“We’re working now with 45 fathers and mothers,” said Taylor Levy, a legal coordinator helping to reunite immigrant families.
She said her clients have been asked to send in birth certificates, take fingerprints, and pay for a DNA test. They also have to buy the plane ticket for their child and a roundtrip ticket for an escort if the reunions require travel.
“The system has a lot of good qualities in terms of protecting against trafficking, making sure that children are who they say they are, that the guardians with them or whoever is with them when they cross actually has a right to that child,” Levy said. “That’s very different from taking a minor child from their father or mother.”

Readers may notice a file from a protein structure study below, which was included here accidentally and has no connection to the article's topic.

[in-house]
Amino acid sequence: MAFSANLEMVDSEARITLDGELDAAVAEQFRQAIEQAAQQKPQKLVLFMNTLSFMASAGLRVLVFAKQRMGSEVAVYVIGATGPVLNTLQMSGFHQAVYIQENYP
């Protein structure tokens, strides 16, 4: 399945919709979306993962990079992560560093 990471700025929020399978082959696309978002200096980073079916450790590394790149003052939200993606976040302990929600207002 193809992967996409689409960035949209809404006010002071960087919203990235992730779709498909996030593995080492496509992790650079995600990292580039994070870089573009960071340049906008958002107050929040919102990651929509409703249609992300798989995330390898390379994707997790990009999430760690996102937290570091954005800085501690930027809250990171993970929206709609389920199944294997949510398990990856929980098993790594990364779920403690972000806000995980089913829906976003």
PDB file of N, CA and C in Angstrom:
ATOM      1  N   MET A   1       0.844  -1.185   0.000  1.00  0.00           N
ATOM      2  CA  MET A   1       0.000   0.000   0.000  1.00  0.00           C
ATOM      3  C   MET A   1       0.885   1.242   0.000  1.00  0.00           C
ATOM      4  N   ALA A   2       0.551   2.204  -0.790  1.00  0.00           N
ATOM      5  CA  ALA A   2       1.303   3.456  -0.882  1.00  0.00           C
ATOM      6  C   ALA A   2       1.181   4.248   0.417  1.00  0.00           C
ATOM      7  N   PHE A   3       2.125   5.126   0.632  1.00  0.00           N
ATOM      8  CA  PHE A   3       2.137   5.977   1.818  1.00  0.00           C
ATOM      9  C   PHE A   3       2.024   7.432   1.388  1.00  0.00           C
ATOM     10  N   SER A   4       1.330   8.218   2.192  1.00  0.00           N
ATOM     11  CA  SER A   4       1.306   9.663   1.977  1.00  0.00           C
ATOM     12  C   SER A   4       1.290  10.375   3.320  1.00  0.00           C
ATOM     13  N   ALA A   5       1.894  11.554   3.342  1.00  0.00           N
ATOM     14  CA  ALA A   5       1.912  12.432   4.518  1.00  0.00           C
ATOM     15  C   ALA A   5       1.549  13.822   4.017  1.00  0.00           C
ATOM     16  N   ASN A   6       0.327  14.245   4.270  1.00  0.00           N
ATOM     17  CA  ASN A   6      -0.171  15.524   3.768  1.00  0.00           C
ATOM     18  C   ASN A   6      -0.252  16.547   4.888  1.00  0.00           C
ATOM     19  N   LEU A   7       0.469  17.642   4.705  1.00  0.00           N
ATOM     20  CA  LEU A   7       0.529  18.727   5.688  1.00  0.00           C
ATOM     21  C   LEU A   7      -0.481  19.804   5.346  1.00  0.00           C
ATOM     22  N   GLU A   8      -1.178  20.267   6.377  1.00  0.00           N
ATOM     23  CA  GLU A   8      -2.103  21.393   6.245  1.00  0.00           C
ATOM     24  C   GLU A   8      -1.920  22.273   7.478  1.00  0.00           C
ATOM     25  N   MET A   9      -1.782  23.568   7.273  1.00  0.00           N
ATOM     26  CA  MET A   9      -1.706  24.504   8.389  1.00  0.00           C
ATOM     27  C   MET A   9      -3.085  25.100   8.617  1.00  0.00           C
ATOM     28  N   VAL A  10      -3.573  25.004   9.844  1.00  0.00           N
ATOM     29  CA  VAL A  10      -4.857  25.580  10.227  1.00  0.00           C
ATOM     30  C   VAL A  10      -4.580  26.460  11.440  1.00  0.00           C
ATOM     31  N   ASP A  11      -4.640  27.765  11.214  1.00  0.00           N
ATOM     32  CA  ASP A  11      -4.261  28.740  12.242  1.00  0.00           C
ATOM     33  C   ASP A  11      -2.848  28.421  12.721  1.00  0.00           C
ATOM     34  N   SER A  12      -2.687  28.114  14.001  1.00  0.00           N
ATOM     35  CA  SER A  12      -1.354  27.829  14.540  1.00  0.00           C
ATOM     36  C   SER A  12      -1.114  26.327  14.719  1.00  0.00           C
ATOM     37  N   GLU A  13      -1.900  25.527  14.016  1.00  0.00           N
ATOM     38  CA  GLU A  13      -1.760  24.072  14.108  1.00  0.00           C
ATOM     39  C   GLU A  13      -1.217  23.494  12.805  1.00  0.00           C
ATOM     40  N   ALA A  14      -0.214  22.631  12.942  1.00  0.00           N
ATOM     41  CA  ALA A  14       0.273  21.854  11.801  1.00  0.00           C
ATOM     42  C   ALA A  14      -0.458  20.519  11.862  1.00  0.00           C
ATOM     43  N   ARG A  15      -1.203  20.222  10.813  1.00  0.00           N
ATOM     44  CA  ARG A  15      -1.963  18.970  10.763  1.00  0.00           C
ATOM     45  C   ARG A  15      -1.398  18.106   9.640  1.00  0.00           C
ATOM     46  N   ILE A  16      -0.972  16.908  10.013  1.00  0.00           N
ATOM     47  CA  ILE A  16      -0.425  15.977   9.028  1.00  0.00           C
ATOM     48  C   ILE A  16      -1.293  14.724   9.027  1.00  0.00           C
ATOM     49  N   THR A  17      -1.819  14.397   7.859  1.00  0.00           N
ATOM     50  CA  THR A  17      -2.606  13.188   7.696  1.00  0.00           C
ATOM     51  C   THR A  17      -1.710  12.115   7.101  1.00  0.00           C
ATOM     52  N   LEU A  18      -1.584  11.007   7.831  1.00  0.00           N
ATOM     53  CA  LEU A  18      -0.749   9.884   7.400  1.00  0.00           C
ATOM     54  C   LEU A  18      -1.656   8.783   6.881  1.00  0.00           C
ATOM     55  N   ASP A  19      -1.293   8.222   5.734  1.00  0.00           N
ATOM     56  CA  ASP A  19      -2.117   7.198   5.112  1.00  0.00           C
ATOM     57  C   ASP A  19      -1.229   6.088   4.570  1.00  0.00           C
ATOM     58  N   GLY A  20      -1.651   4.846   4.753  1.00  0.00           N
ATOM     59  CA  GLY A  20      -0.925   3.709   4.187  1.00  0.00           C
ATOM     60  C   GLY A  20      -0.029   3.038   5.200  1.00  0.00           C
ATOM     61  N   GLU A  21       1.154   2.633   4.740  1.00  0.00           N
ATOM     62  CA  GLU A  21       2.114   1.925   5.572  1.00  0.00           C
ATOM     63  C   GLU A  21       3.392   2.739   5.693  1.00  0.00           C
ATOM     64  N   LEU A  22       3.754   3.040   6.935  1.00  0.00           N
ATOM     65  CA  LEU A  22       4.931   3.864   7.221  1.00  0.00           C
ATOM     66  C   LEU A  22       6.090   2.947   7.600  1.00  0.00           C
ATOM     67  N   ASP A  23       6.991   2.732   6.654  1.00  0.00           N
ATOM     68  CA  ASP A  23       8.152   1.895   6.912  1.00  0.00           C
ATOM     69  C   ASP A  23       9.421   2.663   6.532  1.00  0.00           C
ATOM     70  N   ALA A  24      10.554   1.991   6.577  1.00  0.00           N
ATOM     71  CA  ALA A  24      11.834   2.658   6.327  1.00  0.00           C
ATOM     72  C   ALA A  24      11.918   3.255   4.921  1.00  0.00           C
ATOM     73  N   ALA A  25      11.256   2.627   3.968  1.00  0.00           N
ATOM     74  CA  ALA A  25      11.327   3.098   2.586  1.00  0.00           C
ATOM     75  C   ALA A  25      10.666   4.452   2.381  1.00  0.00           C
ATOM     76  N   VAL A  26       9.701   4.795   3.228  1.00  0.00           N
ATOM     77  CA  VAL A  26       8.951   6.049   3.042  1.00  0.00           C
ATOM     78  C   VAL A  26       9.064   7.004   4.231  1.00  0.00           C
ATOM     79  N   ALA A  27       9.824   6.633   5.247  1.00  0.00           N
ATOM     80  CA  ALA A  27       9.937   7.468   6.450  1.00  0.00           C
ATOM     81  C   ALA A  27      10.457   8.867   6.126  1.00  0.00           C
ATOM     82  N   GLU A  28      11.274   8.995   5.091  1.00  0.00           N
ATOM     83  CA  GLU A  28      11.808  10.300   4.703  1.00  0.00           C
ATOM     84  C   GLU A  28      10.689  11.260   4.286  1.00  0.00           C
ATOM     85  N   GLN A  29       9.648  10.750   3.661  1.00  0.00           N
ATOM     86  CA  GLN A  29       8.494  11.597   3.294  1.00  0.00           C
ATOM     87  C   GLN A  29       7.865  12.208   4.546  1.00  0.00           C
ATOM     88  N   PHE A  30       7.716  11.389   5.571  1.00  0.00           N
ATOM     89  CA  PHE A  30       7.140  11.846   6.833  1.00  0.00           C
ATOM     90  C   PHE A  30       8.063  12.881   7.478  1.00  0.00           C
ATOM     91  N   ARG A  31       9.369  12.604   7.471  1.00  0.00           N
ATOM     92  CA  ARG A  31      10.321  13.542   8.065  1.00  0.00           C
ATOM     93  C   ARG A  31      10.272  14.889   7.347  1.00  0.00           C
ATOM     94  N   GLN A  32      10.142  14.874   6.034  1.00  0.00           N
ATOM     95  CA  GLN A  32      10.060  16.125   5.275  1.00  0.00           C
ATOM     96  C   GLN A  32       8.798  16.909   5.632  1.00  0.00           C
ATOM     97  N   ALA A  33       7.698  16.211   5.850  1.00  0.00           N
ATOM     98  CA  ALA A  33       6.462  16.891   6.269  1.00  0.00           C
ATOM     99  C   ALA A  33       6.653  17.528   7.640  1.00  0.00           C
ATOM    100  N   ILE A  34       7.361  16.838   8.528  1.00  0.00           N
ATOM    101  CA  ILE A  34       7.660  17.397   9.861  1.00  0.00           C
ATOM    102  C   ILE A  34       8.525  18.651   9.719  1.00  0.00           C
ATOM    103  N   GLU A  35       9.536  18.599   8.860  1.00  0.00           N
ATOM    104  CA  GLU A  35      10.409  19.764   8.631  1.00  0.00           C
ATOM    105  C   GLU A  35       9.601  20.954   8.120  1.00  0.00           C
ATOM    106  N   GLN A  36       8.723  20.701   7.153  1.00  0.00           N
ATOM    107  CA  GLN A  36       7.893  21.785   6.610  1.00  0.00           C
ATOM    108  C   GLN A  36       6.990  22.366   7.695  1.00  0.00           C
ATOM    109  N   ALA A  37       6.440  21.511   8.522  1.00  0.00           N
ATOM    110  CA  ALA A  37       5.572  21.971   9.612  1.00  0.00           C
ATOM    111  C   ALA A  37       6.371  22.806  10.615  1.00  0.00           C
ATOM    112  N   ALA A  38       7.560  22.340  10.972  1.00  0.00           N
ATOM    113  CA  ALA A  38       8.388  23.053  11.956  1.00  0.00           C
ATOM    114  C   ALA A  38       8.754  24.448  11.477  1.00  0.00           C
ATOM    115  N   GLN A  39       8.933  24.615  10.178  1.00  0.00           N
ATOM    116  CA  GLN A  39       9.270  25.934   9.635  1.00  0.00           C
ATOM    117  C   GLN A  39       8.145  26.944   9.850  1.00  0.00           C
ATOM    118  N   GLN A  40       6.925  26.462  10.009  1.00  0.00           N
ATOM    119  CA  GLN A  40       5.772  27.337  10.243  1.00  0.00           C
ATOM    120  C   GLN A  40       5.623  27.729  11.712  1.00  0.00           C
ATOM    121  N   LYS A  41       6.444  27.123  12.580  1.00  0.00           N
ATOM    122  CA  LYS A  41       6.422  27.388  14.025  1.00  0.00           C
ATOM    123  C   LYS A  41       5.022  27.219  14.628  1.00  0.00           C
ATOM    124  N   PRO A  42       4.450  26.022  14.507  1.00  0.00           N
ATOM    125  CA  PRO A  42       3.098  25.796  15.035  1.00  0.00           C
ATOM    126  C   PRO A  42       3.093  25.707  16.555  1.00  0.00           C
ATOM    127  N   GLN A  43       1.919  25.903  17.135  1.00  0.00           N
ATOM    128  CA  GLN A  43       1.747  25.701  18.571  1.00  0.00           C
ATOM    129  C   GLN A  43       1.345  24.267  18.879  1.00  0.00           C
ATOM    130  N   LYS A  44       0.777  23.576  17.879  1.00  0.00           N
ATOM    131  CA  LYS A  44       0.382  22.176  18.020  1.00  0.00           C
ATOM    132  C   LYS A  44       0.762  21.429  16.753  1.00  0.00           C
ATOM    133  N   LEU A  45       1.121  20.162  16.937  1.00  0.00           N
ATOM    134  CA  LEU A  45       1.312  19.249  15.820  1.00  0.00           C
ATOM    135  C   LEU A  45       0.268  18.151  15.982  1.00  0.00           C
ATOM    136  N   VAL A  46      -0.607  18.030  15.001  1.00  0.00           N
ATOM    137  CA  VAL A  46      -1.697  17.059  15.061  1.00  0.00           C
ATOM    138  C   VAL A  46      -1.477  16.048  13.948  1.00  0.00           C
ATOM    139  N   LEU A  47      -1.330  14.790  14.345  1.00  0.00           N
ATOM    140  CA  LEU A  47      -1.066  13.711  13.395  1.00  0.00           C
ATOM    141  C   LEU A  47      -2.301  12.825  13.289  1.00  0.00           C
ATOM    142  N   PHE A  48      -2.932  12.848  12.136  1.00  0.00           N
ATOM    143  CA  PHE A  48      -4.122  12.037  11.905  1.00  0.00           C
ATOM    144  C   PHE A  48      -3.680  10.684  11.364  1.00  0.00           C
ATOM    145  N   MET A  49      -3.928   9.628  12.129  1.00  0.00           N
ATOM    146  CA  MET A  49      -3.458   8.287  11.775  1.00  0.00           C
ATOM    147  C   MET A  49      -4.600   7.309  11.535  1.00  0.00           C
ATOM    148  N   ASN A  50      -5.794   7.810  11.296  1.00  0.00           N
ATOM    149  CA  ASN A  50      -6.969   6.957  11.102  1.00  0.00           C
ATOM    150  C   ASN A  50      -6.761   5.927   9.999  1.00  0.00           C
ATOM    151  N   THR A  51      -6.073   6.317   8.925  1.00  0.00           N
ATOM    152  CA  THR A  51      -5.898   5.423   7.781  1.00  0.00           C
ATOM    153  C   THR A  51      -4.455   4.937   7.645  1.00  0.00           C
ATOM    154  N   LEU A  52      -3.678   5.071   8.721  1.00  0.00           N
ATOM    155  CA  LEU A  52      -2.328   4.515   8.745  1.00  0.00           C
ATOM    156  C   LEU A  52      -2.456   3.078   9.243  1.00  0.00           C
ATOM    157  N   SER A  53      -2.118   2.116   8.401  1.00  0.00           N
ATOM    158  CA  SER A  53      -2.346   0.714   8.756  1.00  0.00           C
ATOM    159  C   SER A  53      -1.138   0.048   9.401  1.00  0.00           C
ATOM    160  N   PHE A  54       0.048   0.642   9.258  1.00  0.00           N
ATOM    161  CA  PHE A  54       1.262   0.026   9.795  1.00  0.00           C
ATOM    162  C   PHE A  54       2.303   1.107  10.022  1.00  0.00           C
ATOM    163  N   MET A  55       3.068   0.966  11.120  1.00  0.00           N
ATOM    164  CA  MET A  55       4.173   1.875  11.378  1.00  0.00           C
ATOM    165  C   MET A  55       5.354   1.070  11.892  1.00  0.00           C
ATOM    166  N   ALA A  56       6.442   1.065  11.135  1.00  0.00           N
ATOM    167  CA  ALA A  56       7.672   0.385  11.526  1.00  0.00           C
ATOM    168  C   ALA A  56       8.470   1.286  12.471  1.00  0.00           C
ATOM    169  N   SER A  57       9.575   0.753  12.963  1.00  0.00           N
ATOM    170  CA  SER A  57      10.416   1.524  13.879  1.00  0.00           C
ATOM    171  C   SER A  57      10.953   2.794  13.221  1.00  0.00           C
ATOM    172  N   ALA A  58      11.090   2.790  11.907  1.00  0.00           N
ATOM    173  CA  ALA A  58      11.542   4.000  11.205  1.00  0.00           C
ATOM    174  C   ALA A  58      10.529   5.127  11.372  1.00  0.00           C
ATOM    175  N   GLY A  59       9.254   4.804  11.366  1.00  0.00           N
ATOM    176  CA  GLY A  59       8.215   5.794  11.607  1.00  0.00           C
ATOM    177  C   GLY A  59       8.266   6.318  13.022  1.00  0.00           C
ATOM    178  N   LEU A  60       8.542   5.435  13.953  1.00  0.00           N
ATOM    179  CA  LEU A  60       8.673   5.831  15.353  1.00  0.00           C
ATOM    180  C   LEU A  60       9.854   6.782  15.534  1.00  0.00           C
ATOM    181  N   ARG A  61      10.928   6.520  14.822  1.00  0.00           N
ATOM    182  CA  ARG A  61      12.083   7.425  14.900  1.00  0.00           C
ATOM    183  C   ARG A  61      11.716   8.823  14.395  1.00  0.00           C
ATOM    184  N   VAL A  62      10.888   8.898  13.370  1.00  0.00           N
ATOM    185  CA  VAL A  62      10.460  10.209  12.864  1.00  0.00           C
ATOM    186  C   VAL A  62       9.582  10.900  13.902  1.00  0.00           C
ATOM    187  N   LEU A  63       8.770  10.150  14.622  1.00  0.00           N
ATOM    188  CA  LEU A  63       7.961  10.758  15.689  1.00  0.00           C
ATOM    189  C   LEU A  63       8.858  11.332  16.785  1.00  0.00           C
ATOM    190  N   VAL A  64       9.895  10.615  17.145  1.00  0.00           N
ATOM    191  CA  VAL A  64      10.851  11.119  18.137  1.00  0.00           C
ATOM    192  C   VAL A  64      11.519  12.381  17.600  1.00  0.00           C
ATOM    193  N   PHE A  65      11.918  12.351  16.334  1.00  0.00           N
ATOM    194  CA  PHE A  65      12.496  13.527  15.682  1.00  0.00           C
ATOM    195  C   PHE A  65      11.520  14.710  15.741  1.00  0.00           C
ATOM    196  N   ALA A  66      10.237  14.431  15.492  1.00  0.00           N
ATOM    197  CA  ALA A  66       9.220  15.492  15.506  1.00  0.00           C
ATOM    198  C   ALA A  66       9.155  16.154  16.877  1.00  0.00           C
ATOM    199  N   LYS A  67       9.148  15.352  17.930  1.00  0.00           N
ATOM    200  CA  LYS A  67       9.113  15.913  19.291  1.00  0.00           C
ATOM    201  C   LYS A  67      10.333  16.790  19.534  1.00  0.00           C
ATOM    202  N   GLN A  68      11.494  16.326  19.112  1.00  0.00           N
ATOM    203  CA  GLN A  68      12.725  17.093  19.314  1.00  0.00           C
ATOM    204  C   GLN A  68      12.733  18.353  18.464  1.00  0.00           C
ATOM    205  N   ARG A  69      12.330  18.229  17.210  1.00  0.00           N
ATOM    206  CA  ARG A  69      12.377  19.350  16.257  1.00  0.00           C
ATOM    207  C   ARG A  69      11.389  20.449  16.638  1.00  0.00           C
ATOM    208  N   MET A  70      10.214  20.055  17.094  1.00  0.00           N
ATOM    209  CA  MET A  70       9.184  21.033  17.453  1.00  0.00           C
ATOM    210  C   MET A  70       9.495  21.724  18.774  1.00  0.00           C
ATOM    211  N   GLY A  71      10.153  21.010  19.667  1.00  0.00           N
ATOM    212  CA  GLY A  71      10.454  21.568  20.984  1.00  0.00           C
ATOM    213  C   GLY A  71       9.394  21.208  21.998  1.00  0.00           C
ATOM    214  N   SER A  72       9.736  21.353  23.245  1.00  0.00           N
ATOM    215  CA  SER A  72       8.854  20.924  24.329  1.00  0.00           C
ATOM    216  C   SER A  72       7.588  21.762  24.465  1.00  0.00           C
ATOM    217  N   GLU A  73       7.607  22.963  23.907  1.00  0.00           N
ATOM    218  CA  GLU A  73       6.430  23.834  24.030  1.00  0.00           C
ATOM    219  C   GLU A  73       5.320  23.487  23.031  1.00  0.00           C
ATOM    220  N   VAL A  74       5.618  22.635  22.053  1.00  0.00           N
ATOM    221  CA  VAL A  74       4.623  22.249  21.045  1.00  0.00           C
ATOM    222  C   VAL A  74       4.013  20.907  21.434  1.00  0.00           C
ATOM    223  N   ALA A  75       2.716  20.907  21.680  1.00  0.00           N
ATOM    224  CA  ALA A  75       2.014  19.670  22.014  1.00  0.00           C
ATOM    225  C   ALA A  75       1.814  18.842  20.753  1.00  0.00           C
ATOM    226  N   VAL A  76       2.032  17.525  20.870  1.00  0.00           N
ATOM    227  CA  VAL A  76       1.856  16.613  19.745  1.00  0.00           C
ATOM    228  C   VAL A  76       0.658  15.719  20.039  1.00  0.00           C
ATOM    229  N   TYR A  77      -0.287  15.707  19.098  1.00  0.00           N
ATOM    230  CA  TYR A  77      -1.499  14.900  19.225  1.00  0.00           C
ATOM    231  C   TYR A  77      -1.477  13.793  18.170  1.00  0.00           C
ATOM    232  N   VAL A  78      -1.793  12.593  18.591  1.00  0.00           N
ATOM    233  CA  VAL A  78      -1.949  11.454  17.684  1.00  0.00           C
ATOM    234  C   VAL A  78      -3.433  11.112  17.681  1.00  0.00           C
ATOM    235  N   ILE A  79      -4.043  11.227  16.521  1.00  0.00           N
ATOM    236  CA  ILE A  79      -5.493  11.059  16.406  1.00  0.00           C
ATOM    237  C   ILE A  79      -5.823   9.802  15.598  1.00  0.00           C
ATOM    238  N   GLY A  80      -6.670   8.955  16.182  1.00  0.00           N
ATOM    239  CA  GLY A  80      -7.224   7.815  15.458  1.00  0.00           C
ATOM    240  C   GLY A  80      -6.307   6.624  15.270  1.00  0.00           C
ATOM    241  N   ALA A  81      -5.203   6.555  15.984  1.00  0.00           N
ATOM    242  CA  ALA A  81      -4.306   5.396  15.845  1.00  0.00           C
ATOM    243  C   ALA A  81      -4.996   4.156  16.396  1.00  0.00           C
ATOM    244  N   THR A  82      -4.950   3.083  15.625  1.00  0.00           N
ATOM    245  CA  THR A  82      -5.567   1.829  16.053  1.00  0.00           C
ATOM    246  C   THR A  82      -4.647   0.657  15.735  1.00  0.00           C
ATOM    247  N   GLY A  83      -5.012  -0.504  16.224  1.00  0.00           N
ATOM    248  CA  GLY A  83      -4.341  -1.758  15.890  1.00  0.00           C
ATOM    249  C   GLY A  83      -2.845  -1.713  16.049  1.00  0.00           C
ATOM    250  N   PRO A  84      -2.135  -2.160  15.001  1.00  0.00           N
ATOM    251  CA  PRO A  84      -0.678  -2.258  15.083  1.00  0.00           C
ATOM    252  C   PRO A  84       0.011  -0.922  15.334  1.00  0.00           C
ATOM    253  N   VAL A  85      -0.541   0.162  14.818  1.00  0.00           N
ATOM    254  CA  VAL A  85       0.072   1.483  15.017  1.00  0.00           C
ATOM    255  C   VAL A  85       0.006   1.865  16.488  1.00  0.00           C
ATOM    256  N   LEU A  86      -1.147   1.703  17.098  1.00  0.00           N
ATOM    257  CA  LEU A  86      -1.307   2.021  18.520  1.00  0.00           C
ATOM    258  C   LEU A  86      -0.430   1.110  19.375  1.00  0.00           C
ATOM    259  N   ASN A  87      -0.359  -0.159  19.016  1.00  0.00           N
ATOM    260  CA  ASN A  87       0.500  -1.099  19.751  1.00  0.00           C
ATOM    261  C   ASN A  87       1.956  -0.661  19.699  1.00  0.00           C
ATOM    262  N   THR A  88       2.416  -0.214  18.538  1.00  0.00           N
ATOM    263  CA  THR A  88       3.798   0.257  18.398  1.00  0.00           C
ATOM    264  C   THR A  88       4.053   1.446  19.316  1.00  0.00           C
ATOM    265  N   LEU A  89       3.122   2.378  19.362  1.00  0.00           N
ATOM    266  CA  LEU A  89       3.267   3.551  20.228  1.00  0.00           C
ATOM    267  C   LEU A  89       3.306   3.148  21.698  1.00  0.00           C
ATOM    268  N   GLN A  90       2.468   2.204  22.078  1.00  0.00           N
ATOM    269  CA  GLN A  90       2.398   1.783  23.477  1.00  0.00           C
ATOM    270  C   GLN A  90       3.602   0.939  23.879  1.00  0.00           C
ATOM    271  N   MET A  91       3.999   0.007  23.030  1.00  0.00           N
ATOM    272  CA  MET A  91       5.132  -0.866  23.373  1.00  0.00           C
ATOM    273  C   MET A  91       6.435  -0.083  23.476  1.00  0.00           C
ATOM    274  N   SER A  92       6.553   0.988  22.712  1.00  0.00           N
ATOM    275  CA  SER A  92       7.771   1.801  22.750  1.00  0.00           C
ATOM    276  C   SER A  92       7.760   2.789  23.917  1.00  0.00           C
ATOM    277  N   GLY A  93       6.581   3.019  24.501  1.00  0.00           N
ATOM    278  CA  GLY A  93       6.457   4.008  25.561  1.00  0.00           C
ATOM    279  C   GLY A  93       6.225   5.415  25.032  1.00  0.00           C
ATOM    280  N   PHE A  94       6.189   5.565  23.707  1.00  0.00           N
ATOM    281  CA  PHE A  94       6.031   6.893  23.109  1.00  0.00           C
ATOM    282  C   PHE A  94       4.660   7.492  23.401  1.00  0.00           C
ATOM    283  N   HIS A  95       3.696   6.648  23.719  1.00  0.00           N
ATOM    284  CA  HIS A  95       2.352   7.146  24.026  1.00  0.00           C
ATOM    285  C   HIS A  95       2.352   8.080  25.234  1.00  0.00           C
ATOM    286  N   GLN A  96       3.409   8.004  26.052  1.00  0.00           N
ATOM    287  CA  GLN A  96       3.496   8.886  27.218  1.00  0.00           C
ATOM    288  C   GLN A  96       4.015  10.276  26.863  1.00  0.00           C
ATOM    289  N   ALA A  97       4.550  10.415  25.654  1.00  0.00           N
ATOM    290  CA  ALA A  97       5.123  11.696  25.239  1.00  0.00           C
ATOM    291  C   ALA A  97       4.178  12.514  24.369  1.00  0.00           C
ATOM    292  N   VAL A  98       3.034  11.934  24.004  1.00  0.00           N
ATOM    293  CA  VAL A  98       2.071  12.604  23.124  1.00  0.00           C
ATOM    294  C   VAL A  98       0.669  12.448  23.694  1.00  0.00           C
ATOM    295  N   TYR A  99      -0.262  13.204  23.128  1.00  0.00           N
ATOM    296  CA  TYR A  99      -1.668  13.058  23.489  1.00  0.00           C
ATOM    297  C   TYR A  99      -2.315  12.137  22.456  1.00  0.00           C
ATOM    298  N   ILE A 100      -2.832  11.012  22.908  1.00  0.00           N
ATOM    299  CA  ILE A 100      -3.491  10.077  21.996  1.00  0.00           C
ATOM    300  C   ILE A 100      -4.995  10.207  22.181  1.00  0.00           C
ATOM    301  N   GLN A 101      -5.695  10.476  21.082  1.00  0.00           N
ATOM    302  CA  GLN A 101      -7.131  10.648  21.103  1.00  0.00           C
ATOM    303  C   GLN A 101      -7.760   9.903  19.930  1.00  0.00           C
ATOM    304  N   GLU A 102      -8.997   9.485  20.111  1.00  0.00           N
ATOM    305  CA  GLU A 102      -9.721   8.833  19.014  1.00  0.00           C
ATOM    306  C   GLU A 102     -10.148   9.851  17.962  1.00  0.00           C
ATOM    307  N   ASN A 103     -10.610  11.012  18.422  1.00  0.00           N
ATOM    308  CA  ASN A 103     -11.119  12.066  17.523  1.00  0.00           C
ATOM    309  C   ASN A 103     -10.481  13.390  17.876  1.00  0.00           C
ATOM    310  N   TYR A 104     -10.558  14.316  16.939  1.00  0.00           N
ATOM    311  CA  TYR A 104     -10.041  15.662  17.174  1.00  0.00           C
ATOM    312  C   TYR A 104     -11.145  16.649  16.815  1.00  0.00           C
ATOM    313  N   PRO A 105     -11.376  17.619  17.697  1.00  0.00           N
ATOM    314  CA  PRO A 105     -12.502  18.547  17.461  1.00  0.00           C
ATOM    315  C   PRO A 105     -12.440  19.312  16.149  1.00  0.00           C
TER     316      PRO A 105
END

Romero says when he finally gets his daughter back, he will not let her leave his side again. “I’m going to give her lots of kisses,” he says. “I’ll tell her that I love her and that everything’s going to be okay.”
Customs and Border Protection is trying to manage the surge of asylum seekers they’ve seen recently. Over the last two months they’ve had more than 5,200 people enter as families. Of those, there were just seven cases of family separation by CBP.